February 05 2011
They’re terrible chairs, we all agree, but not for the same reasons as the local government minister. We had a heated discussion in the studio around the controversy of the Audit Commission’s overpriced chairs. The witch-hunt against “designer” chairs is missing the point. It’s not the price tag that’s the issue here. Good office furniture is built to last. Being used eight hours a day every day for years requires a certain quality. And it’s sensible to give your staff the tools they need to function well. It increases productivity. Especially today, when so much work is done sitting in front of a screen. Bad chairs give bad backs, and don’t help people focus. Which is why good office chairs cost money. And cheap chairs are expensive. These, however, just look like a poor choice and bad value for money.
Furniture (and buildings) affect the way we behave, for better or for worse. Think of Heathrow Airport versus Copenhagen, for example; a plastic cup versus a glass. We behave differently. Our environment can bring out the best or the worst in us. In the studio when we design furniture we focus on the human reality, and then make it work. We designed a low-energy task light, for example, that does much more than save energy; in its shape and materiality it feels like a friend, and makes those late nights working feel slightly less brutal. Anything that nudges up the quota of human happiness can’t be bad, and as a by-product they sell well. Tables need to be the right proportions to encourage human interactions, for example. The wrong width, and people find it hard to talk. Right now we are working on a bed, one that works for reading, working, eating, and gives proper back support.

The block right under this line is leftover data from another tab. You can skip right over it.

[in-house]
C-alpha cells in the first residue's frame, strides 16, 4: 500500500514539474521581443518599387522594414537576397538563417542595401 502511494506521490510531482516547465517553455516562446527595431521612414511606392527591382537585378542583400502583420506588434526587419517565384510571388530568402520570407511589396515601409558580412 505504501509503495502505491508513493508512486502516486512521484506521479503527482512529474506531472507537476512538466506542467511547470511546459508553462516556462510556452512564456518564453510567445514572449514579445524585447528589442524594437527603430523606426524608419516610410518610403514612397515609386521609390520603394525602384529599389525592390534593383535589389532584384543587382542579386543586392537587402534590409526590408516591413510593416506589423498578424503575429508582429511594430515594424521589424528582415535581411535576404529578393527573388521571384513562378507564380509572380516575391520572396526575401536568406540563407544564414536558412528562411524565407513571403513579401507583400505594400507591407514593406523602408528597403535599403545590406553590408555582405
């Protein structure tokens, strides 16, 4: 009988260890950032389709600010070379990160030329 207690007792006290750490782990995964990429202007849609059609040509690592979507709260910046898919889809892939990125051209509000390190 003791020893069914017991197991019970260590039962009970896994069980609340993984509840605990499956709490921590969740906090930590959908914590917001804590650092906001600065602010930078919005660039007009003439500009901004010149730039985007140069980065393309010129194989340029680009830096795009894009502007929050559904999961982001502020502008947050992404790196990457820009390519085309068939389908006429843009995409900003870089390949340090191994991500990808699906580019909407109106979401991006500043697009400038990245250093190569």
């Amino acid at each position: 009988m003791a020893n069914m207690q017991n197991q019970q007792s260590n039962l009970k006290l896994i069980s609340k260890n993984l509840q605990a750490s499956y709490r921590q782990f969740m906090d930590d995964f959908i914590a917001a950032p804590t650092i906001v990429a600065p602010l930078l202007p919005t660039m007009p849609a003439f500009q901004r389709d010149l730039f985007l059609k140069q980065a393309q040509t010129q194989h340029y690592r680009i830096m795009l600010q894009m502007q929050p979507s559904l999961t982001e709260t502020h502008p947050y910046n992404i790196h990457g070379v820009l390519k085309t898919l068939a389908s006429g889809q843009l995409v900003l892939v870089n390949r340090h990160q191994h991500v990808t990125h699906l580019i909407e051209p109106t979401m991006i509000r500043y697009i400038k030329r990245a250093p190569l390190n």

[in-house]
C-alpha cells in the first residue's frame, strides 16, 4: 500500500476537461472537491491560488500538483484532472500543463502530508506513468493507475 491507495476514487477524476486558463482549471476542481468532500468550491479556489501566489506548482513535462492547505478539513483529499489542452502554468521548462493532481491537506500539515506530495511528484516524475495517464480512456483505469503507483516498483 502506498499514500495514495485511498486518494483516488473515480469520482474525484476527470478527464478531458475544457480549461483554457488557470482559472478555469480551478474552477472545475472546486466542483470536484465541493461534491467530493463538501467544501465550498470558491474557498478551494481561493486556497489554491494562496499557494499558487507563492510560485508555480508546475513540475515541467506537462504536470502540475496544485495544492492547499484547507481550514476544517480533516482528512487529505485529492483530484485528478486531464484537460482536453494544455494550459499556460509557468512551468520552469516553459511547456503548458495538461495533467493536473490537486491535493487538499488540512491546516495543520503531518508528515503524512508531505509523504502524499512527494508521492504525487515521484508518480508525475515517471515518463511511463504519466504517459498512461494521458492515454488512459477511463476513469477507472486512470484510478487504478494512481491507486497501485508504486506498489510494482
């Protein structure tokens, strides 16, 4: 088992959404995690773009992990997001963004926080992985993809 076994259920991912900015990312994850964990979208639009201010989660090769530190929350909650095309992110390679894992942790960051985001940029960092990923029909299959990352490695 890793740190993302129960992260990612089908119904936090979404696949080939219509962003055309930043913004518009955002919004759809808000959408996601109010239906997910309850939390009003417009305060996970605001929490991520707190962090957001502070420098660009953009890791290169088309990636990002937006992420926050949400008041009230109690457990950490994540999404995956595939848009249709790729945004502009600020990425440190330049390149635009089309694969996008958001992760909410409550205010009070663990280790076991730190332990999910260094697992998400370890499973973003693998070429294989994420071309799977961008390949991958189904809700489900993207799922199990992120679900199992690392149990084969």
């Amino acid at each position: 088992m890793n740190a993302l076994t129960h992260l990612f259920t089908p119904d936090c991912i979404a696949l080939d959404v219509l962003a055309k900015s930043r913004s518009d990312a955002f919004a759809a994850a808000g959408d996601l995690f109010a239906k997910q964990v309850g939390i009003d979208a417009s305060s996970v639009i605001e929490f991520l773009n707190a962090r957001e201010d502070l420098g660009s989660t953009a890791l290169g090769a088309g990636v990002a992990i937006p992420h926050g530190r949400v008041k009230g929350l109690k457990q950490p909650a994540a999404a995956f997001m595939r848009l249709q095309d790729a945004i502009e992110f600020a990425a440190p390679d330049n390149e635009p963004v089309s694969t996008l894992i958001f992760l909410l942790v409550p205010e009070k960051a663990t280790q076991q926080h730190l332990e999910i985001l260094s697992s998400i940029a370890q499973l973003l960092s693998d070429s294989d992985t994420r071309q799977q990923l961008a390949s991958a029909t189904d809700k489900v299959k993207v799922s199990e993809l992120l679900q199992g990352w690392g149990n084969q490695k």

Even developers are becoming much more interested in the human factor these days. Perhaps because it’s not about a quick buck any more, many of them are building with a view to owning in the long term. We have been approached many times in recent months to look at how people live today and then translate that first into new living modules and then how that connects to the way we live and to public space – for a project in Glasgow and another in Hong Kong. In short, the private sector is beginning to look at what used to be the domain of the public realm and take on what essentially is city planning. Ultimately every building built contributes to or detracts from the life in a city, but it’s definitely a change of tone.
Of course, in other parts of the world this is not new. Enrique Peñalosa, the former mayor of Bogotá, Colombia, is eloquent on the subject of pavements as the parks of the city, and how all development must start with children’s needs. It’s so obvious, but when developments only aim at young professionals, you create ghettos, not neighbourhoods.